Waits: I like al Red Tyler, Huey Piano Smith, all of Art Tatum, Professor Longhair. I like Mose Allison a lot; we did a Soundstage show together a while back(7). What's Thelonious Monk doing now? The best thing he had out was called The Man I Love. The last time I saw him in San Diego, his son was playing drums. I certainly admire him. I love his private solo version of 'Round Midnight, the way it drags and pulls at your heartstrings. Al Cohn and Steve Gilmore played that one night in a storeroom of some club in New York, it just killed me, man. It's such a low, moanin' lonesome, real tragic style. As far as other musicians go, I like Charles Mingus, Tampa Red, Bo Carter, Memphis Minnie... I saw Count Basie, Ella Fitzgerald, and Frank Sinatra at the Spectrum in Philadelpia a while back, Ella was amazing. That's the worst place to hear anything, but it's a great place for hockey.

Hohman: One more thing, Tom. Let's say you're putting together an anti-Michelin Guide to cheap diners. How would you decide whether or not a greasy spoon is a five star joint?
Waits: Anyplace I can come out of with enough gas to open a Mobil station is alright by me.

Right before this article was scheduled to be sent off to the printer, Tom swung back into Chicago with his new trio, a group feauturing Frank Vicari (formerly of Maynard Ferguson and Woody Herman's bands) on tenor sax, Dr. Fitzgerald Hunnington Jenkins III on upright bass, and Chip White on drums. Tom explained that he had been performing with the trio for a while, and that even though it was costing him money every night they stayed together, he had already lined up a European tour for midsummer, the highlight of which would be a two-week stopover at Ronnie Scott's in London.

The addition of the trio has finally allowed Waits the freedom to really stretch out on stage, lending an added dimension to his already powerful ramble. He sat down to the keyboards for a brief New Coat Of Paint, unveiled the title song of the upcoming Pasties And A G String album, dekivered slambang Depot Depot, and kept the overflow audience in the palm of his grubby hand throughout.

Waits is indefinite as to how long the present trio will stay with him. Although he claims that he and his sidemen are "thick as thieves," financial worries may dictate the future course of Tom's ensemble plans. Irregardless, Waits is on his way to europe, in his first attempt to see whether he can communicate his individual vision of America to music buffs on the other side. Odds are that he will succeed. For Waits defies classification, remaining a true original in a world of exploding imitations. He is one performer you can't afford to miss.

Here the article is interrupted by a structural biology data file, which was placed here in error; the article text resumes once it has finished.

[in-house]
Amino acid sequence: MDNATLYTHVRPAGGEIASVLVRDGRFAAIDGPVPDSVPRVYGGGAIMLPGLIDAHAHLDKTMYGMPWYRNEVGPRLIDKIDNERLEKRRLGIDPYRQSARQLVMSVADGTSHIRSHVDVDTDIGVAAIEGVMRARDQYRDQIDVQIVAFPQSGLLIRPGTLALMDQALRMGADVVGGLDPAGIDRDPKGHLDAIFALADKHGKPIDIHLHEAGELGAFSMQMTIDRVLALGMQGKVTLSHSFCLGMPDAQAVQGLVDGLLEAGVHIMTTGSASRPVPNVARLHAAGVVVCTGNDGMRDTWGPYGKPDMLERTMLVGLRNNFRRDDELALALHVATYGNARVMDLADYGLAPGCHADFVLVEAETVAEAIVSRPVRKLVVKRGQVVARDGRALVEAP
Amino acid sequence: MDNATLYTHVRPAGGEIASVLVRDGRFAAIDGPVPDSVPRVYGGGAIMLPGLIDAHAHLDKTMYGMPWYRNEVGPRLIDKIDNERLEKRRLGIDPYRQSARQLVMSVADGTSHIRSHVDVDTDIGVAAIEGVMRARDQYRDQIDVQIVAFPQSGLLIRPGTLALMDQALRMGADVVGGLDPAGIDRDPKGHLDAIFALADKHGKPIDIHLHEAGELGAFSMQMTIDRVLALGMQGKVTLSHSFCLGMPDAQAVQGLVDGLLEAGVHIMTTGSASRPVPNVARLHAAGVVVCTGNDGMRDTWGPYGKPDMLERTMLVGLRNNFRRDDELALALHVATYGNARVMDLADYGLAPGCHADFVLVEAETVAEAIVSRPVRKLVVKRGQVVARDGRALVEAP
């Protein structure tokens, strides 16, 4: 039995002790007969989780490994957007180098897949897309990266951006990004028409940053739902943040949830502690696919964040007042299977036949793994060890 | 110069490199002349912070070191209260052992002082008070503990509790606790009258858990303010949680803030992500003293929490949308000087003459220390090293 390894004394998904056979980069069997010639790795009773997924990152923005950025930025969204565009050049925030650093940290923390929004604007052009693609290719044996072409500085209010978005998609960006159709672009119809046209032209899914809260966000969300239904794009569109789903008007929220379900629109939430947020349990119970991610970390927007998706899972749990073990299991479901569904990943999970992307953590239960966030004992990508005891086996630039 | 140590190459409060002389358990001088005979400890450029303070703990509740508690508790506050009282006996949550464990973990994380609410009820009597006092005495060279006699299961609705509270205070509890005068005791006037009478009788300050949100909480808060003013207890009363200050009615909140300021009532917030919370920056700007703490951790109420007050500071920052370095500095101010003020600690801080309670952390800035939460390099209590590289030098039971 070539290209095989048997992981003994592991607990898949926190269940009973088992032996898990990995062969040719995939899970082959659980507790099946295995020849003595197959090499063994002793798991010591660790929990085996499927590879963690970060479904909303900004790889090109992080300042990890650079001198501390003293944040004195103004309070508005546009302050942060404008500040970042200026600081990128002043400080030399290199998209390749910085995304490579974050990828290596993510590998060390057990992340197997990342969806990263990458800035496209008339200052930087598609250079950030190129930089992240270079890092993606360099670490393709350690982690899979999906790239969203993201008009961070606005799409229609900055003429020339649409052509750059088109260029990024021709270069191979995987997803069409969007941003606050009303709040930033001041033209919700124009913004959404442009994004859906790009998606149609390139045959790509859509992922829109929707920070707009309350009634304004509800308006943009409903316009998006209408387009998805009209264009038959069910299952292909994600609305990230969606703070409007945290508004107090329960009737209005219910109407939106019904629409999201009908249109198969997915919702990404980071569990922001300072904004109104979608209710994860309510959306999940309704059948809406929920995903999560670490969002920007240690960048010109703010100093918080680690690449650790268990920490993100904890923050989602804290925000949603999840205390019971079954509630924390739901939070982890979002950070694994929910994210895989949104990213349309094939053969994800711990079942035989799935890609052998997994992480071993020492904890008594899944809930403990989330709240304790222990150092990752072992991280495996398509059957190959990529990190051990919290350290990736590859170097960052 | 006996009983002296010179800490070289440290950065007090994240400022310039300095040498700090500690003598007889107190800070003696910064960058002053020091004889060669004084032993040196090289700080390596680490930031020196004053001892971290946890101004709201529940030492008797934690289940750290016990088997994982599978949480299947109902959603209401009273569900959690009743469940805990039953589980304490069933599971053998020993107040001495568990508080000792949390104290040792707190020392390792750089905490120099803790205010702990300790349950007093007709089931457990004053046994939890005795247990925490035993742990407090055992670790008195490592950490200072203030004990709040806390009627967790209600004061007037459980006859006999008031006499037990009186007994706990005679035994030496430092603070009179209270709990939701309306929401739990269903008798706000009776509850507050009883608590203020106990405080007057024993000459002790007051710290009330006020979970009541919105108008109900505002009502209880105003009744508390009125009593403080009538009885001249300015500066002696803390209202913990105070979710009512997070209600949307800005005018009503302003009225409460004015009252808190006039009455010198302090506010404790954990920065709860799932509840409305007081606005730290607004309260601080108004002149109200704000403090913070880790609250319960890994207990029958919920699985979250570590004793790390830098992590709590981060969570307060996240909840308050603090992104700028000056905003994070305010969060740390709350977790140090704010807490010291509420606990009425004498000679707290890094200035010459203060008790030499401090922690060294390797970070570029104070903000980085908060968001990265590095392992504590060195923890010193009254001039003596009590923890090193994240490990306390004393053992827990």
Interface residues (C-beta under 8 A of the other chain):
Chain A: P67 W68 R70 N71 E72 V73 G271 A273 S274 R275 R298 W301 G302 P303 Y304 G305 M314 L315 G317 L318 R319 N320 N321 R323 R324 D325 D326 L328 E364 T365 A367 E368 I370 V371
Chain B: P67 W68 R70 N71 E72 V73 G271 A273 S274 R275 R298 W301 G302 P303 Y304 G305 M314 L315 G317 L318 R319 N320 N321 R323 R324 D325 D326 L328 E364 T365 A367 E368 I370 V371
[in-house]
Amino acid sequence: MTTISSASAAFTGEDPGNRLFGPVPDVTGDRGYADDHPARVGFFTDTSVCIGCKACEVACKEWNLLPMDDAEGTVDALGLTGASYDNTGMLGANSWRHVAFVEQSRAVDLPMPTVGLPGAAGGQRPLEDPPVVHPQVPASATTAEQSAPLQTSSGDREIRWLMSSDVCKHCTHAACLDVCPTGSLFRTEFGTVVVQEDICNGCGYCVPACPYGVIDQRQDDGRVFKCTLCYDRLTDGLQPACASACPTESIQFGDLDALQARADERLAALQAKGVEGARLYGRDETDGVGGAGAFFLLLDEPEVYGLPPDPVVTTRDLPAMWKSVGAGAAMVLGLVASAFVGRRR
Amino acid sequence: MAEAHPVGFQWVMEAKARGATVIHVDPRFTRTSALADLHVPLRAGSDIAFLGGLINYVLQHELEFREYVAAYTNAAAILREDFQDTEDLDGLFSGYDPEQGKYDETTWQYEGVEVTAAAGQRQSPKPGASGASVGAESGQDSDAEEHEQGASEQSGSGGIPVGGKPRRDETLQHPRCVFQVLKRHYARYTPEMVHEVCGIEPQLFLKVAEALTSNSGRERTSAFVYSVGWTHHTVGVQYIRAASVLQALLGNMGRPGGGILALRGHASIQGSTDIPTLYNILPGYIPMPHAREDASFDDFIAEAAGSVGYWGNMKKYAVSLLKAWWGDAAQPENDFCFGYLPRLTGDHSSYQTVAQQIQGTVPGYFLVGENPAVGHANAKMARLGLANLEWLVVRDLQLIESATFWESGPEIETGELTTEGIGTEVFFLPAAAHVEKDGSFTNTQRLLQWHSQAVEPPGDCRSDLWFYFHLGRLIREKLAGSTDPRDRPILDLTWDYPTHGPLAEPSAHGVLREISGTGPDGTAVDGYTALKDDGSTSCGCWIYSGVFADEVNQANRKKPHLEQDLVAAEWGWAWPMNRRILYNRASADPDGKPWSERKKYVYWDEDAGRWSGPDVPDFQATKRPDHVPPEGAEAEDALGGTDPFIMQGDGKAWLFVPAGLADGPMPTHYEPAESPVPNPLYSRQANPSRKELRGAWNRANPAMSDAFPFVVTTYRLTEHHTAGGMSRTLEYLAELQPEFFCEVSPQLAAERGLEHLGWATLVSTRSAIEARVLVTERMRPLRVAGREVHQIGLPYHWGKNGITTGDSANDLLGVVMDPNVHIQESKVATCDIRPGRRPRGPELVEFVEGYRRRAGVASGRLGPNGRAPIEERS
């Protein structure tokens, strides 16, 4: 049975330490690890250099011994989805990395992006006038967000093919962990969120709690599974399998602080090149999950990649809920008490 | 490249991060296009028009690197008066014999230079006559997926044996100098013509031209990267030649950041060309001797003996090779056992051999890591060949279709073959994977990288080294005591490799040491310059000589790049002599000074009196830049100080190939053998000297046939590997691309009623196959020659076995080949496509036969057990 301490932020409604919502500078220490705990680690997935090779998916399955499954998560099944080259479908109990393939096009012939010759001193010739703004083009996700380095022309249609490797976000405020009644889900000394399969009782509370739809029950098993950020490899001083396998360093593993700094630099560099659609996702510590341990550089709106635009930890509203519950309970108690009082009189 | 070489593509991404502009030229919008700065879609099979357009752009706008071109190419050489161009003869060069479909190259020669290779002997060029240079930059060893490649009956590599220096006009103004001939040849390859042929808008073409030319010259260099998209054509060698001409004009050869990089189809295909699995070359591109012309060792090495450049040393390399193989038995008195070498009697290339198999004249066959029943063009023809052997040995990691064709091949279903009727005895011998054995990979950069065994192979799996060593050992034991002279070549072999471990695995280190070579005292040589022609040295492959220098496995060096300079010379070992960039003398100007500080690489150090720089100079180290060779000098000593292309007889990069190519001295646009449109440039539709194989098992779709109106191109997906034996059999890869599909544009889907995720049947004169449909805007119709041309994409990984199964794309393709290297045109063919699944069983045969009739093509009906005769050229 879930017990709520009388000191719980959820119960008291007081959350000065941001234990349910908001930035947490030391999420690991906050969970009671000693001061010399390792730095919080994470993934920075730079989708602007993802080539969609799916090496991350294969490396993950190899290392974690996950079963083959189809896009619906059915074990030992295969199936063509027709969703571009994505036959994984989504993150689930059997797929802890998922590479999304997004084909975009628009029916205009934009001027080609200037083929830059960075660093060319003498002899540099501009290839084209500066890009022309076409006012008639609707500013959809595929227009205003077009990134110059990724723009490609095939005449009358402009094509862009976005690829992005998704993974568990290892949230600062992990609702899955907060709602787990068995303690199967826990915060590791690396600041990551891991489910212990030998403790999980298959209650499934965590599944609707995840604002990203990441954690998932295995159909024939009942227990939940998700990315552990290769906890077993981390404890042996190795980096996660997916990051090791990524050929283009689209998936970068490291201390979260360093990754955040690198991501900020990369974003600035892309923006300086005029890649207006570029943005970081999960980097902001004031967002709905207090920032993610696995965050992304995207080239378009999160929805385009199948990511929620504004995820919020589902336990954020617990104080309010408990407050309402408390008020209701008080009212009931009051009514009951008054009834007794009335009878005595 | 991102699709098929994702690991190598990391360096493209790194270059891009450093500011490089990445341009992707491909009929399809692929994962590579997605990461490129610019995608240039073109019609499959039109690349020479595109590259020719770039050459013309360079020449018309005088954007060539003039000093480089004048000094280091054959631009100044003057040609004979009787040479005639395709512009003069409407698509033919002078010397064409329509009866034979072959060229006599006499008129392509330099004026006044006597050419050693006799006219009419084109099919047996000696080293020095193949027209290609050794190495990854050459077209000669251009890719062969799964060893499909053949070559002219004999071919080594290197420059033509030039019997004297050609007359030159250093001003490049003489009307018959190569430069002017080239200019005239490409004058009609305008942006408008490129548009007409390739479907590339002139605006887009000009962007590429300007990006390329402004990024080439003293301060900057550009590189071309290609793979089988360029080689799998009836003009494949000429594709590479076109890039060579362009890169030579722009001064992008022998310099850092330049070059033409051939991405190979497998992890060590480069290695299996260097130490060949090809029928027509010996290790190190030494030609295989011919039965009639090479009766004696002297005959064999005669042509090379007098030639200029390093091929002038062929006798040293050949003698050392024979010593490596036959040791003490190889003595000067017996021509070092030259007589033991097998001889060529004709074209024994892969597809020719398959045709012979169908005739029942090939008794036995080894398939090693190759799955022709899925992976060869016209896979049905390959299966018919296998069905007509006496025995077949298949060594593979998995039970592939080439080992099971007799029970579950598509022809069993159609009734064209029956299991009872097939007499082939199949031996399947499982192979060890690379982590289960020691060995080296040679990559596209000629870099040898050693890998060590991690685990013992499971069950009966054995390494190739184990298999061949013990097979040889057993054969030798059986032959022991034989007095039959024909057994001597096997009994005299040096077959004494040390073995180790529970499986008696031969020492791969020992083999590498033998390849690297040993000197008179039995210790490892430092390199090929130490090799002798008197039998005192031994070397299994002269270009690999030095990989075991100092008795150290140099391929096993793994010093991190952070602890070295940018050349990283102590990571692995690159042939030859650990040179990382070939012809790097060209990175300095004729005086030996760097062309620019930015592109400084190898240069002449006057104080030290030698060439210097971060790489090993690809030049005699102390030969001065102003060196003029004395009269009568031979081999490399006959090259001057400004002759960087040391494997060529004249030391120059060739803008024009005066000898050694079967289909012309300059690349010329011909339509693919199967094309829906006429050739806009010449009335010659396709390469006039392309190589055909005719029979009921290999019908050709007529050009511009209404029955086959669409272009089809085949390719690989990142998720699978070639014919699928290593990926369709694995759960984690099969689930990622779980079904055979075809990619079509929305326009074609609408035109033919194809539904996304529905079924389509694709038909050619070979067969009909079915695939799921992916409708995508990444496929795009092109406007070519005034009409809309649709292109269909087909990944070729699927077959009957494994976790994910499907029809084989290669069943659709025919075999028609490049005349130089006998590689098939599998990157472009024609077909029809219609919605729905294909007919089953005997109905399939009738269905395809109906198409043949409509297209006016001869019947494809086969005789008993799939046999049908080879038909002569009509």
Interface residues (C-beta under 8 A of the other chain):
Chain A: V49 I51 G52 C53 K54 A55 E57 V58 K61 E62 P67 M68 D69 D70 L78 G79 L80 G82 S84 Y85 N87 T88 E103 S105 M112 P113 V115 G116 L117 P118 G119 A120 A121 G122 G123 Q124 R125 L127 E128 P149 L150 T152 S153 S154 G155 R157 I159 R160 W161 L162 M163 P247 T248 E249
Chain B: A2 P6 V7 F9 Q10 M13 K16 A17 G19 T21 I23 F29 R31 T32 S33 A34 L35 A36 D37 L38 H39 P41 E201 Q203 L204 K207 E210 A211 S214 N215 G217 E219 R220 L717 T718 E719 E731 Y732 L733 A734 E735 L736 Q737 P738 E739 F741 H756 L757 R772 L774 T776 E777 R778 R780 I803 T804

(1) The Systems:
- Tom Waits (1973): "I played in a band in junior high called The Systems... I played rhythm guitar and sang. I listened to a lot of black artists, quite a few black artists. I had a real interest in that - James Brown and the Flames were real big, I went to O'Farrell Junior High School, all black junior high school, and I went out to Balboa(?) and saw James Brown - he knocked me out, man, when I was in 7th grade. So I've kept up on that scene too and I listen to as many different kinds of music as I can." (Source: "Folkscene 1973, with Howard and Roz Larman" (KPFK-FM 90.7). Date: Los Angeles/ USA. August 12, 1973)
- Dan Forte (1977): "Around this same time Waits formed his first group, soulfully named The Systems. "I played rhythm guitar and sang," he comments. "Rhythm and blues - a lot of black Hit Parade stuff, white kids trying to get that Motown sound. I went to an all-black junior high and was under certain social pressure. So I listened to what was around me." Tom dropped out of high school during his junior year, because he was already working by that time - not as a musician, but as a cook. Several years on the graveyard shift at an all-night diner in San Diego, besides providing him with what would become fuel for subsequent songs and stories, convinced him that there had to be a better medium through which to channel his energies and words. As he told the Los Angeles Times, "I knew when I was working there I was going to do something with it. I didn't know how, but I felt it every night." (Source: "Tom Waits - Offbeat Poet And Pianist". Contemporary Keyboard magazine, by Dan Forte. April, 1977)
- Tom Waits (2002): "Heck I don't know if it was a soul band. It was surf and soul. I played guitar and sang. In those days, you didn't play a lot of gigs. You'd play a dance every now and then. I knew I wanted to do something with music, but navigating that seems almost impossible. It's like digging through a wall with a spoon, and your only hope is that what's on the other side is digging with the same intensity towards you... The band was called the Systems. Up until that point, you know, I played the ukulele when I was a kid and I played a guitar - my dad gave me a guitar. There was always music in the house. Frank Sinatra, Harry Belafonte and Louis Armstrong and Mexican radio." (Source: "Tom Waits". SOMA magazine. July, 2002 by Mikel Jollett)

(2) Dishwasher and waiter: Further reading Napoleone Pizza House

(3) I like Martin Mull, Randy Newman:
Randy Newman:
- Tom Waits (1974): "There are songwriters that I like that aren't so well liked - it's still a matter of what your own taste is but I do think there's a strong difference between someone like Randy Newman who is certainly a craftsman when it comes to putting a song together, someone who can evoke such a feeling from his listeners and it comes from him really sweating over a song and then you take somebody like - I don't want to slander anybody, we're on the air- but take somebody like [mumbles] who really writes ridiculously childish songs that don't have meat to them or real vision - I think it's certainly craft." (Source: "Folkscene 1974", with Howard and Roz Larman (KPFK-FM 90.7). Date: Los Angeles/ USA. July 23, 1974 (June 10?))